As someone who enjoys tea, and learning about the traditions and history behind the beverage, I was thrilled to have the opportunity to attend the Tokyo Grand Tea Ceremony 2018 (東京大茶会). This year’s schedule spans across two weekends – the first was the weekend of October 13 and 14 at the Edo-Tokyo Open Air Architectural Museum (江戸東京たてもの園), and another event is happening this weekend at the Hamarikyu Gardens.

Here is a recap of the events to expect if you attend the event next year!

A signboard displaying the name of the ceremony

Beginner’s tea ceremony

If you’ve never attended a tea ceremony before, a beginner’s lesson like the one at the Tokyo Grand Tea Ceremony is extremely helpful. You’re guided through the process step by step, learning about everything from how to perfectly whisk your own cup of matcha, to the way you should pick up your tea cup and to what you should do before you take a sip.

Picture displaying two tea-cups with matcha powder and two matcha cakes

The Beginner’s Tea Ceremony was held at the Farmhouse of the Yoshino Family at the Edo-Tokyo Open Air Museum –  a beautiful, traditional building complete with a thatched roof similar to what you’d see at places like the iconic Shirakawa-go.

Picture of a signboard of the beginner`s tea ceremony at the Farmhouse of the Yoshino Family

Tea ceremony in English

This ceremony is fantastic if your first language is English and you don’t speak much (if any) Japanese. The entire ceremony was explained from start to finish by an English translator, so that you wouldn’t misunderstand any part of the process. Headsets were even available so that you could hear the English translator if you were further back in the room – which I found to be a very thoughtful touch. Tea was served at this event with a beautiful chrysanthemum inspired wagashi, which is Japan’s national flower and a prominent one that you’ll see in the autumnal months.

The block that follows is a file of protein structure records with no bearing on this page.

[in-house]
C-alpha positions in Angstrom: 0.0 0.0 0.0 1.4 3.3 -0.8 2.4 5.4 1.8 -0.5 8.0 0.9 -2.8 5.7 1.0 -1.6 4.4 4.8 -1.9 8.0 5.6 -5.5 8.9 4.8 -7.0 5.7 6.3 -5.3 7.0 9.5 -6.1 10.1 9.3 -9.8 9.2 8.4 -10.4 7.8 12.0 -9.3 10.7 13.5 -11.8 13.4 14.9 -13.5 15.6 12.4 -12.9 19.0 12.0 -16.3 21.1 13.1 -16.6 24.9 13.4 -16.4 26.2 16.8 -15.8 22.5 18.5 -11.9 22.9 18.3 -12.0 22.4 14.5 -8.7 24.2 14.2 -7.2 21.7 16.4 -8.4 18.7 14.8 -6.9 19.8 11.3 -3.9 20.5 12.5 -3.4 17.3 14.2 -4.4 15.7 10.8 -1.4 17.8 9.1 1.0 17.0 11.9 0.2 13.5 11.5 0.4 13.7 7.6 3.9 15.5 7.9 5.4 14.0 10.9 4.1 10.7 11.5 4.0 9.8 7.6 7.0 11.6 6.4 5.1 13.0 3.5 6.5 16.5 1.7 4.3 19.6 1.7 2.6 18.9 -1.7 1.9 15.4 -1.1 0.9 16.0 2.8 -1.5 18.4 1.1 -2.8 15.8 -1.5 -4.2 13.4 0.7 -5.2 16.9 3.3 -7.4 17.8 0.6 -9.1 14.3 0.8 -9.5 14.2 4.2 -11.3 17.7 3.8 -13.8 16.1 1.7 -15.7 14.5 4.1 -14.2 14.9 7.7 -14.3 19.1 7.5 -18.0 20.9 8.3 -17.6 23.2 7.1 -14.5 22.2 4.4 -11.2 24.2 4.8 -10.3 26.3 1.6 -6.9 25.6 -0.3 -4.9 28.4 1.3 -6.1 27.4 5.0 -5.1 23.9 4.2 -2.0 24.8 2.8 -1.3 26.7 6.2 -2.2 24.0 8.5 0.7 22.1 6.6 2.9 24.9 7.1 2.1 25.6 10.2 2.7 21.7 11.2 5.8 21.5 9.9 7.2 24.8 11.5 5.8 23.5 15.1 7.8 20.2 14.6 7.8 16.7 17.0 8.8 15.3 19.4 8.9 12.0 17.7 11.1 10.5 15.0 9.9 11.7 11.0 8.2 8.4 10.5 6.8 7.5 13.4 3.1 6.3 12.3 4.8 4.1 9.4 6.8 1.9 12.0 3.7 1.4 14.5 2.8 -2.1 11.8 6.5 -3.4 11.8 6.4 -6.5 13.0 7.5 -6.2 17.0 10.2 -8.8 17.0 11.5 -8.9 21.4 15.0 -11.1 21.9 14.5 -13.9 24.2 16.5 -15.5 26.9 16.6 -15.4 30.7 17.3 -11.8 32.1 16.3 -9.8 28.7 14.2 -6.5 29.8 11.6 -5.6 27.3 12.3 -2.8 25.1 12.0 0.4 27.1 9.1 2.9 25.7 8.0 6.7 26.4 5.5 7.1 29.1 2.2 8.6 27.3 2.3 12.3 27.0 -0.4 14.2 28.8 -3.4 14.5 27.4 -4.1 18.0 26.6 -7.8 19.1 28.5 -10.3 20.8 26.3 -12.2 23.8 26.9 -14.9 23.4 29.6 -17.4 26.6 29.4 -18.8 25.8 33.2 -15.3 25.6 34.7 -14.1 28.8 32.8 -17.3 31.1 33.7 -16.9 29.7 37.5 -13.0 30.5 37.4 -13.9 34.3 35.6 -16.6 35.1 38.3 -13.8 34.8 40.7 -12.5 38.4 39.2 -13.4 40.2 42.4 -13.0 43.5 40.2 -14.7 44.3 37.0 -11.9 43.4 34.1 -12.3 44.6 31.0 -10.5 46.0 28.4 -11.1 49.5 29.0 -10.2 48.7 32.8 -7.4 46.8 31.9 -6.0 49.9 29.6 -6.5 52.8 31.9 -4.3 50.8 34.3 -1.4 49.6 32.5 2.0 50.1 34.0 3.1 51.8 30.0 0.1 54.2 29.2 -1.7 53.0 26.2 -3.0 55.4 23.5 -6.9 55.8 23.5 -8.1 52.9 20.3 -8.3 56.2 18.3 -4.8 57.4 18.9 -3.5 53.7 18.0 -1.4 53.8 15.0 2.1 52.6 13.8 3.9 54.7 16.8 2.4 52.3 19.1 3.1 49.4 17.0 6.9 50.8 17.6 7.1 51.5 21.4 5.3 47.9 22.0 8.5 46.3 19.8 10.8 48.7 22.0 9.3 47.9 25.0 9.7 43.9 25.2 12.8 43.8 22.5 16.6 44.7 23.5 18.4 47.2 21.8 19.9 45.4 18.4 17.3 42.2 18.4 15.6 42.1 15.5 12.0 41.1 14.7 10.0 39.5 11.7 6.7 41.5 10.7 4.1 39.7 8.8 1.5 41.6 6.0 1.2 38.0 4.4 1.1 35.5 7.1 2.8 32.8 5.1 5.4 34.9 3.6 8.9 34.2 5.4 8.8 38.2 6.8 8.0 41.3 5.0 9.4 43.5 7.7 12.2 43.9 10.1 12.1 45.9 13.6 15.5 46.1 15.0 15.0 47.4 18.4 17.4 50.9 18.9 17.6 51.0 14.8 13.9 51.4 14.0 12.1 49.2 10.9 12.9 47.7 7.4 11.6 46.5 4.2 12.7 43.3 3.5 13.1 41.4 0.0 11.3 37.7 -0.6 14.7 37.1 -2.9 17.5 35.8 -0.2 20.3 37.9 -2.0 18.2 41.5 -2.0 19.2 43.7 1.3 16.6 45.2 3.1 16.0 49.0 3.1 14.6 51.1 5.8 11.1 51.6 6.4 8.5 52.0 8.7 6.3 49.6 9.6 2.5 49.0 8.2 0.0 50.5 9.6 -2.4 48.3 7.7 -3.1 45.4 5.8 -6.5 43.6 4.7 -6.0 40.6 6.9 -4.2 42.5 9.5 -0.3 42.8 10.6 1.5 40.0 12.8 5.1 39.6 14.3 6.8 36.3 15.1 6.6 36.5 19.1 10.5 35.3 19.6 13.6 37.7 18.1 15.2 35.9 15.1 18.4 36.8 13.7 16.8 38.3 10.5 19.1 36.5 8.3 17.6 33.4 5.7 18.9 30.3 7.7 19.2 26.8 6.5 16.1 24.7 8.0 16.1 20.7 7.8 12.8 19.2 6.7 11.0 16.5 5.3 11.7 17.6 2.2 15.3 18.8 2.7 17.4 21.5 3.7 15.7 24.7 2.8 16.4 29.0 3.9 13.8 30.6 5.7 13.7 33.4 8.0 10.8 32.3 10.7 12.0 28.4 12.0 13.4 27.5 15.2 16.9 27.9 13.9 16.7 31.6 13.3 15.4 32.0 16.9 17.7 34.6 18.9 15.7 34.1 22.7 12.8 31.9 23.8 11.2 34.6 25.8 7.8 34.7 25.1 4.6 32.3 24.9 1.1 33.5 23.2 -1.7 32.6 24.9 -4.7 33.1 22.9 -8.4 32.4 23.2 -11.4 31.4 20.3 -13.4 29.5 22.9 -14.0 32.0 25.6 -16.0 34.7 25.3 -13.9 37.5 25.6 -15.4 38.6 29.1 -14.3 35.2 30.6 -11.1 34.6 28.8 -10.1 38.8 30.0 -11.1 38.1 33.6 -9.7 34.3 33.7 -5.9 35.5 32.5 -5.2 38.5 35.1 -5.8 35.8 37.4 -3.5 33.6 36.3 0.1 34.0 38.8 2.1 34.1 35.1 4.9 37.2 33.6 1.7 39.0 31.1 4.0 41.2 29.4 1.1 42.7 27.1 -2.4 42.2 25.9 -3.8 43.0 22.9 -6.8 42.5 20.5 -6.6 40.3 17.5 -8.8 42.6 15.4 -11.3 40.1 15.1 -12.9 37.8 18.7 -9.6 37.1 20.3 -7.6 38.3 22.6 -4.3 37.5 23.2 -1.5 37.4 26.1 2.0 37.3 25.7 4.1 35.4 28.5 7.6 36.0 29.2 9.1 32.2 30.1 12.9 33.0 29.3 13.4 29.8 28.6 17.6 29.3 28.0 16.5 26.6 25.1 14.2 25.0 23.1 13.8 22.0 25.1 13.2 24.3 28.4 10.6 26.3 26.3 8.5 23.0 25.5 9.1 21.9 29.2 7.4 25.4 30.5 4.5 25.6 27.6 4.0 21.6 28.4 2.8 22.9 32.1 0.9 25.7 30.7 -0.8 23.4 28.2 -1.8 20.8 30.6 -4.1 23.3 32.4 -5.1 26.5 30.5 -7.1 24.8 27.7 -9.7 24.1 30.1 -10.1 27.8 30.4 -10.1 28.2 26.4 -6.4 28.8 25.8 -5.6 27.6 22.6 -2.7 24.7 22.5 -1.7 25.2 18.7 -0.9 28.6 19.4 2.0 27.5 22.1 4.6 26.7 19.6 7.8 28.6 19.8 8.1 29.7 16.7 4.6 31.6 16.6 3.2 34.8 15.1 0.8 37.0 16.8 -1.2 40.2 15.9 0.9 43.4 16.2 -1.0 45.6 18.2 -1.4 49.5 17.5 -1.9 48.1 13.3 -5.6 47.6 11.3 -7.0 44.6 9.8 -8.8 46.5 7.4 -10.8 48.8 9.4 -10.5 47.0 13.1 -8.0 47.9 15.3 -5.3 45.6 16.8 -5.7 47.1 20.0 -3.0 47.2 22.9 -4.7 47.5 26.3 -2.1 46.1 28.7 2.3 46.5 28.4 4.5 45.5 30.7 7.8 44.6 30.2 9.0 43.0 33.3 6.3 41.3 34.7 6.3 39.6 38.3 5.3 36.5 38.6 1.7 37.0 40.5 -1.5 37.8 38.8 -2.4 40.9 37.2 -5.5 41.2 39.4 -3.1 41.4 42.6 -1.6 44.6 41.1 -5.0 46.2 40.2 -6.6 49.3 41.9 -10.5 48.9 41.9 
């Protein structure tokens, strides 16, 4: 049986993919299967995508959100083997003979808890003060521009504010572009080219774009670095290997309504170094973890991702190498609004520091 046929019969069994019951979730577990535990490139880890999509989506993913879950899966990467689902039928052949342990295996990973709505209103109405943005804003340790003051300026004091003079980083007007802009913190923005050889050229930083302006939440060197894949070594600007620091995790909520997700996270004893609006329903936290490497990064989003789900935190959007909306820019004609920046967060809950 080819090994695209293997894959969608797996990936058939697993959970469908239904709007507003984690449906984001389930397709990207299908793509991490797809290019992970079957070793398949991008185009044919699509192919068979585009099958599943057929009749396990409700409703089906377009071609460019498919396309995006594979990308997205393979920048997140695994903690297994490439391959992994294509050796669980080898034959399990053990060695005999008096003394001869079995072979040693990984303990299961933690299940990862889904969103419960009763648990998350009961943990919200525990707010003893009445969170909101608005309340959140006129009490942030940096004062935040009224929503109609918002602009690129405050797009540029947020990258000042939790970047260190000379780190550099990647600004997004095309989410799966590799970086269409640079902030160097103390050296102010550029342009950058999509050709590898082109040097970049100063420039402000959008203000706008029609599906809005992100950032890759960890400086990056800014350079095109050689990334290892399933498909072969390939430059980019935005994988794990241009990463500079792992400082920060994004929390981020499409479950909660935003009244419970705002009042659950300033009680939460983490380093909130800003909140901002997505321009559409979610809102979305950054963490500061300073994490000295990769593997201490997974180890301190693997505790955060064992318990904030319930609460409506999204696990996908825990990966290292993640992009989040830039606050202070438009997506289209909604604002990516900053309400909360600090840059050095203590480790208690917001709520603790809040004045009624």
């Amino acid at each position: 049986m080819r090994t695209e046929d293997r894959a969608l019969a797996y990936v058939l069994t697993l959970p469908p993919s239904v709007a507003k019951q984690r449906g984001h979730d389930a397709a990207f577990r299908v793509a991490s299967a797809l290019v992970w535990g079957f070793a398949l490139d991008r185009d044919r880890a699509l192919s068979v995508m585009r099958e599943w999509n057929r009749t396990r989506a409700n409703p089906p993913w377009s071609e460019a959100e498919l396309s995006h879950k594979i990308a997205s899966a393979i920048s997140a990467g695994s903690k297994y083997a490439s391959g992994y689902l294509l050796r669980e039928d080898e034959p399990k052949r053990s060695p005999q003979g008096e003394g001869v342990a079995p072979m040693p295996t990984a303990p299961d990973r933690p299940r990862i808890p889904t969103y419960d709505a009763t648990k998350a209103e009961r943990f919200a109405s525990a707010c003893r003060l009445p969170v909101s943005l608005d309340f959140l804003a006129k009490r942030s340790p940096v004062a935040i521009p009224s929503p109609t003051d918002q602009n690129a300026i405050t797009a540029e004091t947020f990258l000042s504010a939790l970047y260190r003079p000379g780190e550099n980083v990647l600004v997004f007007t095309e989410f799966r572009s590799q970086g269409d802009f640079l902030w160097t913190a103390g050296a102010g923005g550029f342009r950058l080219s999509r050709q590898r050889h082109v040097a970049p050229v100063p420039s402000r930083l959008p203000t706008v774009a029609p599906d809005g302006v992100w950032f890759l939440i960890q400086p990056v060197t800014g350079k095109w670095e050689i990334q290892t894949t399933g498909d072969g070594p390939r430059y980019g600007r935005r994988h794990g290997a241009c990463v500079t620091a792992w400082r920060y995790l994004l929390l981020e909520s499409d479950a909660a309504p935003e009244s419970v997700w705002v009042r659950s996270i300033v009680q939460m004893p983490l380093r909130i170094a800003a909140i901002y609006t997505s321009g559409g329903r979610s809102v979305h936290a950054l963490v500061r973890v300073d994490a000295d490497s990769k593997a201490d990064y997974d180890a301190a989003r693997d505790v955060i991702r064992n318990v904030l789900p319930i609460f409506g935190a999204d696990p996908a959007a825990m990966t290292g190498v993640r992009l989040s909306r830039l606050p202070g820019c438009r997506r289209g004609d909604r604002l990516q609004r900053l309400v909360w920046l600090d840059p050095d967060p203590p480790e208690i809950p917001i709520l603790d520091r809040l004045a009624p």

Outdoor tea ceremony

Despite the weather being a little dreary on the day of the Tokyo Grand Tea Ceremony, the outdoor event was still beautiful – even if it did have to be covered by a tarpaulin to prevent guests from being rain-soaked!

This particular event was held in Japanese, but English translation was available for non-Japanese speaking attendees. The audience learned about the seasonality of tea ceremonies – everything from the designs of the cups to the room placement of the water boiler changes depending on the time of year a tea ceremony takes place. Since we’re in the autumn months now, many of the cups presented to guests had maple leaf motifs on them. The water boiler was placed in the corner of the makeshift outdoor “room”, but we were told that in winter, for instance, that boiler takes pride of place right in the center, so that all the tea ceremony guests can enjoy its warmth.

Picture of a woman in a kimono carrying a tea tray with another woman in a kimono accompanying her as they walk to a group of seated people

A picture of people exchanging or holding out confectionery or savory snacks

Picture of a woman preparing a tea ceremony

Indoor tea ceremony

This particular tea ceremony was the most formal – so much so that I didn’t feel comfortable taking pictures – and it required special reservations beforehand. I’m glad that this was our last event of the day, as my friend and I took all we had learned from the previous tea ceremonies we attended and put it into practice! It was a special, almost spiritual experience, and really showed the significance of tea ceremonies in the Japanese culture.

Even though this year’s Tokyo Grand Tea Ceremony event at the Edo-Tokyo Open Air Architectural Museum has passed, it’s a fascinating spot to visit year round. If you want an opportunity to get a look up close at various styles of Japanese architecture, it’s worth checking out.

Tokyo Grand Tea Ceremony Information


Edo-Tokyo Open Air Architectural Museum Information


Address: 3-7-1 Sakurachō, Koganei-shi, Tokyo 184-0005

Access: The closest station to Edo-Tokyo Open Air Architectural Museum is Musashi Koganei Station on the JR Chuo Line.


I'm Kim, and I've lived in Japan for the last five years. I've traveled to 38 of 47 prefectures during that time, and I love sharing my travel adventures with others!
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